Pay To Publish: A Look Inside A Coin Journal Editor’s Inbox

Pay To Publish: A Look Inside A Coin Journal Editor’s Inbox

October 28, 2018

Today, BREAKER magazine exposed the unstated pay-to-publish policies of major coin journals. But the issue of money within crypto journalism goes deeper than undisclosed sponsored content.

  • Today, BREAKER published a story regarding a lapse in journalistic ethics amongst prominent coin journals. Troubled by the number of unsolicited emails he received offering money for media coverage, BREAKER contributor Corin Faife decided to see how other crypto journals responded to such requests.

    After setting up a fake email account under the name Nikolay Kostarev, he then emailed 28 coin journals through their “contact” or “advertise” links to inquire about advertising rates. If the website replied with price information, he asked how much it would cost for an article “to not be marked as ‘sponsored.'” In other words, he wanted to know if something written by a company could pose as an article.

    The results may not surprise you. Twelve of the 28 outlets said they’d publish the content without identifying it as sponsored. Another two “hinted at being willing to do so under certain conditions, but did not ultimately confirm it.”

    The 12 caught with their hands in the cookie jar, according to BREAKER‘s investigation, included NewsBTC, Bitcoinist, Cryptovest, AMB Crypto, and Blokt.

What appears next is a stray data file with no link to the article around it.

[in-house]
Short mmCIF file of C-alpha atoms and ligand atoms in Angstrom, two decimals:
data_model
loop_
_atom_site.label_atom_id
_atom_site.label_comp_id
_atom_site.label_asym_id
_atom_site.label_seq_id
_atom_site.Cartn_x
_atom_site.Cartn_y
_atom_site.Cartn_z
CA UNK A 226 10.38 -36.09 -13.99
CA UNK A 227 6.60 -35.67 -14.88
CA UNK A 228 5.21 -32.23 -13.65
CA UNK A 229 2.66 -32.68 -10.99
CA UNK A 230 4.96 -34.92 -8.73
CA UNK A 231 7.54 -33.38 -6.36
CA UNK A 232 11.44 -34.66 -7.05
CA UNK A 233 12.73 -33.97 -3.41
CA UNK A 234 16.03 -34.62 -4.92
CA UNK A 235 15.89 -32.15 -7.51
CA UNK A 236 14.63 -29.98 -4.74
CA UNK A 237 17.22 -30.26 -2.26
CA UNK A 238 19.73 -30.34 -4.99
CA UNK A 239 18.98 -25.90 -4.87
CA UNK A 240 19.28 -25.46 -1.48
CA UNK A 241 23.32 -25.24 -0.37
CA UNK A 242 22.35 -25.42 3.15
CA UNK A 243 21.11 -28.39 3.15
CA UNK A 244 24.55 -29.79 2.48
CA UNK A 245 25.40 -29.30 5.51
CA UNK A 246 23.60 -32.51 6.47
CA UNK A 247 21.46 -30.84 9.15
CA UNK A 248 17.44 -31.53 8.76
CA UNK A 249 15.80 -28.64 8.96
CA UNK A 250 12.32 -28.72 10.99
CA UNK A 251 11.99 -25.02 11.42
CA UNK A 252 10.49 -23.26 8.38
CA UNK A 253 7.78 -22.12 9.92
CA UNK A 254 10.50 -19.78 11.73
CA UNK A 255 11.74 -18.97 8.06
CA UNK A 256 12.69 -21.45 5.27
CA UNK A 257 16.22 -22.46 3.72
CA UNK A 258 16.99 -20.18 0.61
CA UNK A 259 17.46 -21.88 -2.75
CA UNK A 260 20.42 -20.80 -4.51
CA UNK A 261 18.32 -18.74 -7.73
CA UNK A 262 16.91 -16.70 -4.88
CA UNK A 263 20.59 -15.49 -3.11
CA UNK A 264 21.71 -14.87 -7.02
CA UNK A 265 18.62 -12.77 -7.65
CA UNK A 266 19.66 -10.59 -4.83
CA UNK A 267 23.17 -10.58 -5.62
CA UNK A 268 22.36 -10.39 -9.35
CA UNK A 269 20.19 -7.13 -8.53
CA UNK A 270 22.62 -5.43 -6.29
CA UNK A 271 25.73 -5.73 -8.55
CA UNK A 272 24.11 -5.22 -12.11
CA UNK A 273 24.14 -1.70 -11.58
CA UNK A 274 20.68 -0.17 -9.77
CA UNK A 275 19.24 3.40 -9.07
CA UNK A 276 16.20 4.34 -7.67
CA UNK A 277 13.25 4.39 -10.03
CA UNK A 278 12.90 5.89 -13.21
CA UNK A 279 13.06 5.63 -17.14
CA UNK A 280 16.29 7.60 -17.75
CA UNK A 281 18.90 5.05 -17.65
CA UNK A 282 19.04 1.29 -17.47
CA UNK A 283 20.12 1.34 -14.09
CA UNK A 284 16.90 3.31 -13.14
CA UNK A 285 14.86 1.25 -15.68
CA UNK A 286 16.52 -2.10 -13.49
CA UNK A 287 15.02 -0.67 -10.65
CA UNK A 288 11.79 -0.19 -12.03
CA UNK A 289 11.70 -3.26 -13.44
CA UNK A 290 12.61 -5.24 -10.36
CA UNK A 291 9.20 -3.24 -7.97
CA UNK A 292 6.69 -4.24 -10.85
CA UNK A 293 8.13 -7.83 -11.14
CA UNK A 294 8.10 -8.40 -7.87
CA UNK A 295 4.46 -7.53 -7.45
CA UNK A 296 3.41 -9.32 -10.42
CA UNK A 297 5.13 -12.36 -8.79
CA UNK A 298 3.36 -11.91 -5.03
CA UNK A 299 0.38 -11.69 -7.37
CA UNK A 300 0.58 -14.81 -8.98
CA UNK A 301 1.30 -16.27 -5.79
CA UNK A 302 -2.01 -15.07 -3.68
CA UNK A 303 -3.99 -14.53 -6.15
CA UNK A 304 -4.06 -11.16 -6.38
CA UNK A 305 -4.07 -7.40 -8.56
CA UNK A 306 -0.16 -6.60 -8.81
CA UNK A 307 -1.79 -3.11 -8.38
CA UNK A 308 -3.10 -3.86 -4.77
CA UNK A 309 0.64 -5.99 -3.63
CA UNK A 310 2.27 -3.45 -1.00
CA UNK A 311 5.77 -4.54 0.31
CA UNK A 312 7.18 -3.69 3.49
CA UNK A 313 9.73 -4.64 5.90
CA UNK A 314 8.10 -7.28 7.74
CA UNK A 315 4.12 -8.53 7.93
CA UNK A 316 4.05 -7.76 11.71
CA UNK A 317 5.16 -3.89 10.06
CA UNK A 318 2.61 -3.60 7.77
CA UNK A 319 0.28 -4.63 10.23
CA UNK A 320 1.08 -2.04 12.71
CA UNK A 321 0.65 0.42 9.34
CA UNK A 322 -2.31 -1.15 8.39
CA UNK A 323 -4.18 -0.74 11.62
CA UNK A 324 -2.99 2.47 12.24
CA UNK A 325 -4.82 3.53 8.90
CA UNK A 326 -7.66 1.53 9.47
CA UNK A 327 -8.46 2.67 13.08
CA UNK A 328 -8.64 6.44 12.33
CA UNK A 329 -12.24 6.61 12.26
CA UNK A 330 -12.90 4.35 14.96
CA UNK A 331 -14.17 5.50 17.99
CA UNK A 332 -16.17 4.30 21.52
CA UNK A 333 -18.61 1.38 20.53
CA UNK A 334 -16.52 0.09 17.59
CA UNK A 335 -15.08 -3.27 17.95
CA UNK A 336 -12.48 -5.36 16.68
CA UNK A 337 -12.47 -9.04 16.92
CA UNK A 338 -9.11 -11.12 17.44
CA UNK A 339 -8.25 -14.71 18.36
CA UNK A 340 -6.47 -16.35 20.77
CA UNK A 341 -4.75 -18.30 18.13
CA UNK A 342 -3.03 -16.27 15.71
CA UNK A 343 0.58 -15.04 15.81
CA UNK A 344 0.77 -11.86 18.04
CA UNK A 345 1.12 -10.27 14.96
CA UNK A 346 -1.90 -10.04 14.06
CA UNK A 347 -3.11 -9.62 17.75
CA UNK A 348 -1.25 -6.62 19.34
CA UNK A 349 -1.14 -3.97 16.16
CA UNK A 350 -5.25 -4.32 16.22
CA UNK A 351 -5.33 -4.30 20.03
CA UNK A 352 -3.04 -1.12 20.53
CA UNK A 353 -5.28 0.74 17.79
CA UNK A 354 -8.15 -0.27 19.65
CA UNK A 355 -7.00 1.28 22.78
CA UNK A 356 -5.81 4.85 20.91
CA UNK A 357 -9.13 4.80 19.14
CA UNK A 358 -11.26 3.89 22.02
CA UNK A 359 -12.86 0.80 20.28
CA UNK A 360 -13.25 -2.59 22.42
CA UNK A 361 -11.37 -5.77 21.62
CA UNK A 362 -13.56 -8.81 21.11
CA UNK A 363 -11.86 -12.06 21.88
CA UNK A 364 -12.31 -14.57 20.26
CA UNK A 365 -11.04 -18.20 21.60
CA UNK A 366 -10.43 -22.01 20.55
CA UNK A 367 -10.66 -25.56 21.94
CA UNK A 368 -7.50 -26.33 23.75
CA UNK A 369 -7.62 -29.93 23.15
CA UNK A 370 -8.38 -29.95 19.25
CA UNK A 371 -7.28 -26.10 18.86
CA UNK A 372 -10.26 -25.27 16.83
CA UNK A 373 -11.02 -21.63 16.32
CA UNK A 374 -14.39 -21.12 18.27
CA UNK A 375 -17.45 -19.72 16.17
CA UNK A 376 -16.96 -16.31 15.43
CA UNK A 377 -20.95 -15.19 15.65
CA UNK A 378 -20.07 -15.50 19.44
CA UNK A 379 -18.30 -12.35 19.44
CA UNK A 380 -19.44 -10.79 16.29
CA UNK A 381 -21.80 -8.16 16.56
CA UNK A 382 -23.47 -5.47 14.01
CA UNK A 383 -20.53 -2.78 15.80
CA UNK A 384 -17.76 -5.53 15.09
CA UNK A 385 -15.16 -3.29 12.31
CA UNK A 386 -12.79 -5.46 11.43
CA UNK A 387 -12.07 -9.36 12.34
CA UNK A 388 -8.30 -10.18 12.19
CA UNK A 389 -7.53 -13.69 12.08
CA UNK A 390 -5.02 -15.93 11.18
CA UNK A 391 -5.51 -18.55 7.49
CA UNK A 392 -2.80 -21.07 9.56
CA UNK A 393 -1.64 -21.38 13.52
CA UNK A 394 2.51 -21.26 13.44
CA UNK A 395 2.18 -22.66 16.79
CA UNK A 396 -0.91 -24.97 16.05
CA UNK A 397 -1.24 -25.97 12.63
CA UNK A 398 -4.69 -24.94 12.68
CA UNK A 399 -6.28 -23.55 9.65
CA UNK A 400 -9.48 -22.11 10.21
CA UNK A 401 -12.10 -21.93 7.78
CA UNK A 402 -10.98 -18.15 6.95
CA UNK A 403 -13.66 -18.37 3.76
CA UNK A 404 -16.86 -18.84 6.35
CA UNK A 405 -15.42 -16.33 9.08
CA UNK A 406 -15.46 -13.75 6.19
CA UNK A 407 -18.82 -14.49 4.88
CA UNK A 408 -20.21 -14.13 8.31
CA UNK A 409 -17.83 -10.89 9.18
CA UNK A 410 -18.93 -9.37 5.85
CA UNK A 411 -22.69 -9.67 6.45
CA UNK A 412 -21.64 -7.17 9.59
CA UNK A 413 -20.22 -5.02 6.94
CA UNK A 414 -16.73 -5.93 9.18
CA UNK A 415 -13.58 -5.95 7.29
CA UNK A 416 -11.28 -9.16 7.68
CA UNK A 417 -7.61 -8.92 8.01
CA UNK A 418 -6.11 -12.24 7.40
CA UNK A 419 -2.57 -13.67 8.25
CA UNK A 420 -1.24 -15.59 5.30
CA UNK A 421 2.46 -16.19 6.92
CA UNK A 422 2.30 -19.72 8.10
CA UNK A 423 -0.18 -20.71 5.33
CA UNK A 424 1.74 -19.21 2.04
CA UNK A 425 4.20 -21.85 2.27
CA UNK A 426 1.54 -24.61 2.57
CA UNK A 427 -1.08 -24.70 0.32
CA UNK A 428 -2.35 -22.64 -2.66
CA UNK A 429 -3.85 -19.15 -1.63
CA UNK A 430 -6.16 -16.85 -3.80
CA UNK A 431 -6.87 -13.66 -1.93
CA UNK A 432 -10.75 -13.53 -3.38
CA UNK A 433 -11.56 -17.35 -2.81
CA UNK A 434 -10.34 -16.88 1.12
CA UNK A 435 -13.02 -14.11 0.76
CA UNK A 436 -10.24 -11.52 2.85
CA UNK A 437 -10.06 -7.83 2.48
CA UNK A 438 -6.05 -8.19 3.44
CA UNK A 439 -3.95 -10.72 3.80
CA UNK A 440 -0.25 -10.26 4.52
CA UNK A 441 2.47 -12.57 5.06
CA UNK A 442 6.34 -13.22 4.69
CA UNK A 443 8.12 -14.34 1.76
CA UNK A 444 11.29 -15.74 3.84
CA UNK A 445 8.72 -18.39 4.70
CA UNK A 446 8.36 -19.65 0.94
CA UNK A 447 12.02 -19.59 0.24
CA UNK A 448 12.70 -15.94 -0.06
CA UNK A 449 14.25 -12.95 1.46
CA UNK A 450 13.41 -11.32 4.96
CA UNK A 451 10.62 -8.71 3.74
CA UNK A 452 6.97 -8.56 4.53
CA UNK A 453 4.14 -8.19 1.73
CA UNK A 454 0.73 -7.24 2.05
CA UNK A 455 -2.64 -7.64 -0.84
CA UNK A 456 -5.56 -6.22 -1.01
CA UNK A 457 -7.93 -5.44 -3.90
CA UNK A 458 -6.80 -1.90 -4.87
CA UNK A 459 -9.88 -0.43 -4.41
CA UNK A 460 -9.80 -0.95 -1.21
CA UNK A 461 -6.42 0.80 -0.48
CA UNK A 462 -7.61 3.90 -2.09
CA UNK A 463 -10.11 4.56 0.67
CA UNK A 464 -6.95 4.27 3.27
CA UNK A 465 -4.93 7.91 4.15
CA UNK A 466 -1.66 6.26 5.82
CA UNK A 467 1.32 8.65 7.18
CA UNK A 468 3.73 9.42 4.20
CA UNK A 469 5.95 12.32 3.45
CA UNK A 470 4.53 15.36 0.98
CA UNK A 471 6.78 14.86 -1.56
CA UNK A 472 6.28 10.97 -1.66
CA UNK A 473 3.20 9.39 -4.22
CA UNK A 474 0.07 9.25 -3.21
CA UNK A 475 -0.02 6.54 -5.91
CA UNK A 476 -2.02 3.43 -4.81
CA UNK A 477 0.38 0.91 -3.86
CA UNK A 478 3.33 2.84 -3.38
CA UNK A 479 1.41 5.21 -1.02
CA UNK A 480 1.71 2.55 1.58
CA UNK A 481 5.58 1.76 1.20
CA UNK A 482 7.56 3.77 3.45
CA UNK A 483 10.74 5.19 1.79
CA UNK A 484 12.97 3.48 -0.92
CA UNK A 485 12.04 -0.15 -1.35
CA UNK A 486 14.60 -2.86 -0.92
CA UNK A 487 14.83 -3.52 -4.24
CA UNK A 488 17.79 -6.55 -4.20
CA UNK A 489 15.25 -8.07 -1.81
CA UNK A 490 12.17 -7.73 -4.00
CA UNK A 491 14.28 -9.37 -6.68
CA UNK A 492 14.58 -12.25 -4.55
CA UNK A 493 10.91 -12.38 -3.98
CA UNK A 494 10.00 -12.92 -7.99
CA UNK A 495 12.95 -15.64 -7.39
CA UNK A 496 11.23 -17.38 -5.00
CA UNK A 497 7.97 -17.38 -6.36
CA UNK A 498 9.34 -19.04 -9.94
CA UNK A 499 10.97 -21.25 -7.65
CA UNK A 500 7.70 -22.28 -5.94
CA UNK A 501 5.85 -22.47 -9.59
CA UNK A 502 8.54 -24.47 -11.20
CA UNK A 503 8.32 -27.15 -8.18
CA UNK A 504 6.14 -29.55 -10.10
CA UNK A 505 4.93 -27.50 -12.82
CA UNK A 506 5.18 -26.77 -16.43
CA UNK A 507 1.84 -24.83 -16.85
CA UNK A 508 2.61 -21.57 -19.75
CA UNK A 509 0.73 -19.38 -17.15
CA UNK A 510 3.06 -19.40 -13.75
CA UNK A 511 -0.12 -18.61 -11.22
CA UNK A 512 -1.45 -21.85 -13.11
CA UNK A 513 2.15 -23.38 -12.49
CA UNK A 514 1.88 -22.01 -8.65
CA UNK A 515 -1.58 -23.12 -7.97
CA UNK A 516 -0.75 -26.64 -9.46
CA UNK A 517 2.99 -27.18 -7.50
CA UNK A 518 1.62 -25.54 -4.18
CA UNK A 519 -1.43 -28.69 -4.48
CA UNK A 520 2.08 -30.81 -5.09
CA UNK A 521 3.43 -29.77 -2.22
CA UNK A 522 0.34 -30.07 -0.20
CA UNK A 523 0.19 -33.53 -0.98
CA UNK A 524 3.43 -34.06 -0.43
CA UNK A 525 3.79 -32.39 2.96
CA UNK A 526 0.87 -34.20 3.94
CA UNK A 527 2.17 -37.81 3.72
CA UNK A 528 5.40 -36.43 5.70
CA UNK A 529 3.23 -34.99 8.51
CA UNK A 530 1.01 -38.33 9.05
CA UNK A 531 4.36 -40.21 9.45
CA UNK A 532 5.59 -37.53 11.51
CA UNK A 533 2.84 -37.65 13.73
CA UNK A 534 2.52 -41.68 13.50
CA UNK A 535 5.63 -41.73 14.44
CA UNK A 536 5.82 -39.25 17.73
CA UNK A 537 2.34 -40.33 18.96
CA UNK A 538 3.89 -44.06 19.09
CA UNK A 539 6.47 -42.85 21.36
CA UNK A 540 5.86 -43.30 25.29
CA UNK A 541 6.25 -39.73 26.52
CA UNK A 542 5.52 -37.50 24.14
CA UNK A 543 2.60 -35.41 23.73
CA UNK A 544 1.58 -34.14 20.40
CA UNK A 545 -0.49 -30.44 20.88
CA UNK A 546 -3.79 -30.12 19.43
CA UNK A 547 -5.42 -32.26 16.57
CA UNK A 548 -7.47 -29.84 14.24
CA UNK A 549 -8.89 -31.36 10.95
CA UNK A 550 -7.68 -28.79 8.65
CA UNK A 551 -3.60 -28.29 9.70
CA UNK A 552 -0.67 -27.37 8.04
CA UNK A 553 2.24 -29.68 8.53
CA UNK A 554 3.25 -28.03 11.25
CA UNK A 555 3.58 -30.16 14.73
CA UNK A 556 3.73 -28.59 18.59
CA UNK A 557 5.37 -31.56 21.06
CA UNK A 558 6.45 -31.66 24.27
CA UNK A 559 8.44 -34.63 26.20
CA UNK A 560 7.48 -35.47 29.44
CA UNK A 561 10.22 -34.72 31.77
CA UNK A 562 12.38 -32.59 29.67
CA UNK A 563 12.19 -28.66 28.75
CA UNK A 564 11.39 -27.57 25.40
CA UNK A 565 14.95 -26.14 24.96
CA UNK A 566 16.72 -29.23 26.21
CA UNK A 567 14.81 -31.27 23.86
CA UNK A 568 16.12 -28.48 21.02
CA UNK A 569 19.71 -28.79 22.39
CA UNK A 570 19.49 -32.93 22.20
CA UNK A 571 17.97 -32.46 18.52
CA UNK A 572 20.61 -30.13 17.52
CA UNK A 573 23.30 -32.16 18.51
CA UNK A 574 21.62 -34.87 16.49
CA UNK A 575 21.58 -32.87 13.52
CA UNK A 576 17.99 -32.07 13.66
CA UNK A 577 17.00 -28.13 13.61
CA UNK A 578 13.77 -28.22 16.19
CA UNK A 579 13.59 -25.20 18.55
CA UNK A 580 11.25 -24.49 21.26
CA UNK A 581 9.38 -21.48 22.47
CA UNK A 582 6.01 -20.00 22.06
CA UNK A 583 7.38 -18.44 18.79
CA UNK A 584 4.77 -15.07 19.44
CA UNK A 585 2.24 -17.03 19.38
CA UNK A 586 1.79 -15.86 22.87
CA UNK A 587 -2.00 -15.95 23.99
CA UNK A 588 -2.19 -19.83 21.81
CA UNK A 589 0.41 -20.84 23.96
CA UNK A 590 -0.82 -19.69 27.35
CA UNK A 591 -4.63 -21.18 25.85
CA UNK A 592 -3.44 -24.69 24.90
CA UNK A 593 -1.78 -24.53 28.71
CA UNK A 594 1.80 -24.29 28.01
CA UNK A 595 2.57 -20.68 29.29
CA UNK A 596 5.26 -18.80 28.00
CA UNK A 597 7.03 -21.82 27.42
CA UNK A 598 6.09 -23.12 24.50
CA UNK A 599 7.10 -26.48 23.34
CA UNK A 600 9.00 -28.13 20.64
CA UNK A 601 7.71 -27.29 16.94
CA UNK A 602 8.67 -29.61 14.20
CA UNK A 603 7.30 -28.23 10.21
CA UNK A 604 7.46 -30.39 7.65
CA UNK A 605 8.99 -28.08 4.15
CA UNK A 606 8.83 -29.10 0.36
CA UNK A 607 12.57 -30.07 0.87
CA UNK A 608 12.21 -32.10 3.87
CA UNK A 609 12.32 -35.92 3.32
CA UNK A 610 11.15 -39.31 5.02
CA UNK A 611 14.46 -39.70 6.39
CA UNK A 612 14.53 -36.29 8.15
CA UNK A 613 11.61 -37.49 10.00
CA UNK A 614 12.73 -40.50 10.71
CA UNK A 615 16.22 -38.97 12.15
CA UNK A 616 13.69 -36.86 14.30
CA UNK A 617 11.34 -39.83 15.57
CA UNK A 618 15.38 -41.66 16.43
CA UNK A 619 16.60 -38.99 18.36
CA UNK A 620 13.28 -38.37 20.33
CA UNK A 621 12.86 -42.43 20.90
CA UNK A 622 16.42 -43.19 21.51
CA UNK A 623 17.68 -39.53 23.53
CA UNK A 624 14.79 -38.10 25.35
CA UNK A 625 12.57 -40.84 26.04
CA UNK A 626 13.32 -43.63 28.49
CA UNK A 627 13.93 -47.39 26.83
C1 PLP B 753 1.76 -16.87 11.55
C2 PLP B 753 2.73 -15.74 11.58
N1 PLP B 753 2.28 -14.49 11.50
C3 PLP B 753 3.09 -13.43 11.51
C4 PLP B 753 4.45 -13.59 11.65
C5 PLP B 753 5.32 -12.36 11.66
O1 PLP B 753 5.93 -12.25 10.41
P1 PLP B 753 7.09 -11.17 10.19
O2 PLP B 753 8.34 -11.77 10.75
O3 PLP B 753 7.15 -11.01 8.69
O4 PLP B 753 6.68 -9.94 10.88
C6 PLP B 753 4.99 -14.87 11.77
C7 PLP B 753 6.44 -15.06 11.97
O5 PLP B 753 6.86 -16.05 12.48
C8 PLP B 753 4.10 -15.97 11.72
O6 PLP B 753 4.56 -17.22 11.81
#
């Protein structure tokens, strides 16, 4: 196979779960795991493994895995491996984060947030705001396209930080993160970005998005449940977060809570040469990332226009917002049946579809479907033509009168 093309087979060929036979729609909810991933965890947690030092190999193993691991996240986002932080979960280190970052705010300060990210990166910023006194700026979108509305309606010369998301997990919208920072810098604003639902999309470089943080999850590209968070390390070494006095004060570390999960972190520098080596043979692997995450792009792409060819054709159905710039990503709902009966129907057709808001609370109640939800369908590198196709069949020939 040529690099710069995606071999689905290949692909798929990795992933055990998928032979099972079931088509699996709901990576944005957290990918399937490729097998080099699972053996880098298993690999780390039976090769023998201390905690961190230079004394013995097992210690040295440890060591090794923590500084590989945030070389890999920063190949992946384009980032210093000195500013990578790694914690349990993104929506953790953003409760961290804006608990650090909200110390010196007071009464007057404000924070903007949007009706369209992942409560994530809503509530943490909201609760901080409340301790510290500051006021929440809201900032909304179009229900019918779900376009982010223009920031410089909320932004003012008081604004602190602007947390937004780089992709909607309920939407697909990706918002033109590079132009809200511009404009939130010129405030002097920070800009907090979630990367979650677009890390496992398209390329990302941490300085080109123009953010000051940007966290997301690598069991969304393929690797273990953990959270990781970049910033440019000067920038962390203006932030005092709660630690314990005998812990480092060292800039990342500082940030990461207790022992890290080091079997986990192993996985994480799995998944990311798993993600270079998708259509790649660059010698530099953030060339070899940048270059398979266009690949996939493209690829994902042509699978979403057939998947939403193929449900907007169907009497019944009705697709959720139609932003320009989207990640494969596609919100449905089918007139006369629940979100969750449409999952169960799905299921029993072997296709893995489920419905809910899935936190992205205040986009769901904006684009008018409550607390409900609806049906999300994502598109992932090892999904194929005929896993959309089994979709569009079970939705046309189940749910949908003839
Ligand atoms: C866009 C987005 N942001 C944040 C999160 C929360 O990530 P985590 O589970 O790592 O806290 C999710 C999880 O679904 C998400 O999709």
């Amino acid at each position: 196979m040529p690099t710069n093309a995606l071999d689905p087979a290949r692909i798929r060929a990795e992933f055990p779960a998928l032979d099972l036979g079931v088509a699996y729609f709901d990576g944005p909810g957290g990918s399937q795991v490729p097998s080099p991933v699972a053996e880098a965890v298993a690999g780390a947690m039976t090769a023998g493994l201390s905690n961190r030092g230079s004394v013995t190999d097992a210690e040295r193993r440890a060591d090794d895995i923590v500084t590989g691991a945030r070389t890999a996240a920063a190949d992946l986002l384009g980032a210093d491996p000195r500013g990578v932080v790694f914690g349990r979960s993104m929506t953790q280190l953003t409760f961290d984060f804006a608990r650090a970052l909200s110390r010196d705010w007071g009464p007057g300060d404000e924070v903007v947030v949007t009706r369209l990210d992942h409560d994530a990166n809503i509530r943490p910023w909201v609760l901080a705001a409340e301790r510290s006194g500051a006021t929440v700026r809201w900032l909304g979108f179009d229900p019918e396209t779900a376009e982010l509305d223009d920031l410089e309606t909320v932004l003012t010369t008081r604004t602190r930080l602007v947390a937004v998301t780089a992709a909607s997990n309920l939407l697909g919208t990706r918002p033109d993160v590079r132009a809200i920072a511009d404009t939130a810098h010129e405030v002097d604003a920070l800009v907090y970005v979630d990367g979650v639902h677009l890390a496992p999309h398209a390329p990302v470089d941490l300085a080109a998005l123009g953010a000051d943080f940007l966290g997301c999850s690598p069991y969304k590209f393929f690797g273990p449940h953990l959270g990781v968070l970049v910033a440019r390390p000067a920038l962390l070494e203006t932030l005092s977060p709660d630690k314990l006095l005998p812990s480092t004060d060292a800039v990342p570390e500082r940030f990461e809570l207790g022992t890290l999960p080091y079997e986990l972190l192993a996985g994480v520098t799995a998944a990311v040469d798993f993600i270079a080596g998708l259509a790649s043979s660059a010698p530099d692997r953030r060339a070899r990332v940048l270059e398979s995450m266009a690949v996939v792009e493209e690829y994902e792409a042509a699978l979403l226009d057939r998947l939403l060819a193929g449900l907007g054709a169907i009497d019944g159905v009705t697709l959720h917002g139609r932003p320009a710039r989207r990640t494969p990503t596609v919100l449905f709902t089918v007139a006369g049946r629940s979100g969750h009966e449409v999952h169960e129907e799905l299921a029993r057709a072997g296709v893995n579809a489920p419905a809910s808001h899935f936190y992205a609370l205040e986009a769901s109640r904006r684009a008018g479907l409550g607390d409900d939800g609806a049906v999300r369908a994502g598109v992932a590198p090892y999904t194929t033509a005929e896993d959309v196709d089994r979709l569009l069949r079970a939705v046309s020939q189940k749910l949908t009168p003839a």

Cointelegraph didn’t cover itself in glory either: “Instead of discouraging ‘Nikolay’ from seeking to pay for coverage, a member of the business team was happy to point us towards some sites in the Cointelegraph Media Group that did.”

    For the skeptical, Faife has included screenshots. The article, which includes responses from several of the named outlets, is worth reading in its entirety.


    The High Horse

    It should go without saying that ETHNews doesn’t do this. In fact, we don’t do advertising or sponsored content at all. However, given that some other outlets are now just removing the term “sponsored” from pieces, I suppose you’re going to have to take my word for it. For someone who aspires to do true journalism, that is the most frustrating part of this news: We’re now less likely to be taken seriously, regardless of the quality of our work.

    I recognize the emails Faife is referring to. I get them every day. When I first started as managing editor at ETHNews back in April, I tried to respond to them. (I have since stopped bothering, as it is too time-consuming.) I’d typically copy our advertising policy directly from the site:

    ETHNews is an independent publication. We are a non-monetizing media outlet—our site does not publish any form of advertising, including sponsored content, and we do not accept payment in exchange for publishing content. Our content submission page is for suggestions and sharing of newsworthy and relevant information. The replication of such content is at the discretion of our media and editorial team.”

    But this too was sometimes misunderstood. I once received a follow-up to these exact words, asking, “Did you mean that we can submit a press release for free?”

    The answer to this is yes. You can tell us anything you want, and we won’t charge you for it. Hooray!

    But it doesn’t mean that we’re going to write about it. And we’re definitely not going to copy-paste it. Our default is to stay away from ICOs and unproven actors, even if that means missing out on a potentially cool story. My inbox is littered with press releases from companies claiming to be the next big thing in blockchain. Ninety-nine percent go into my junk folder. We just want to cover the news.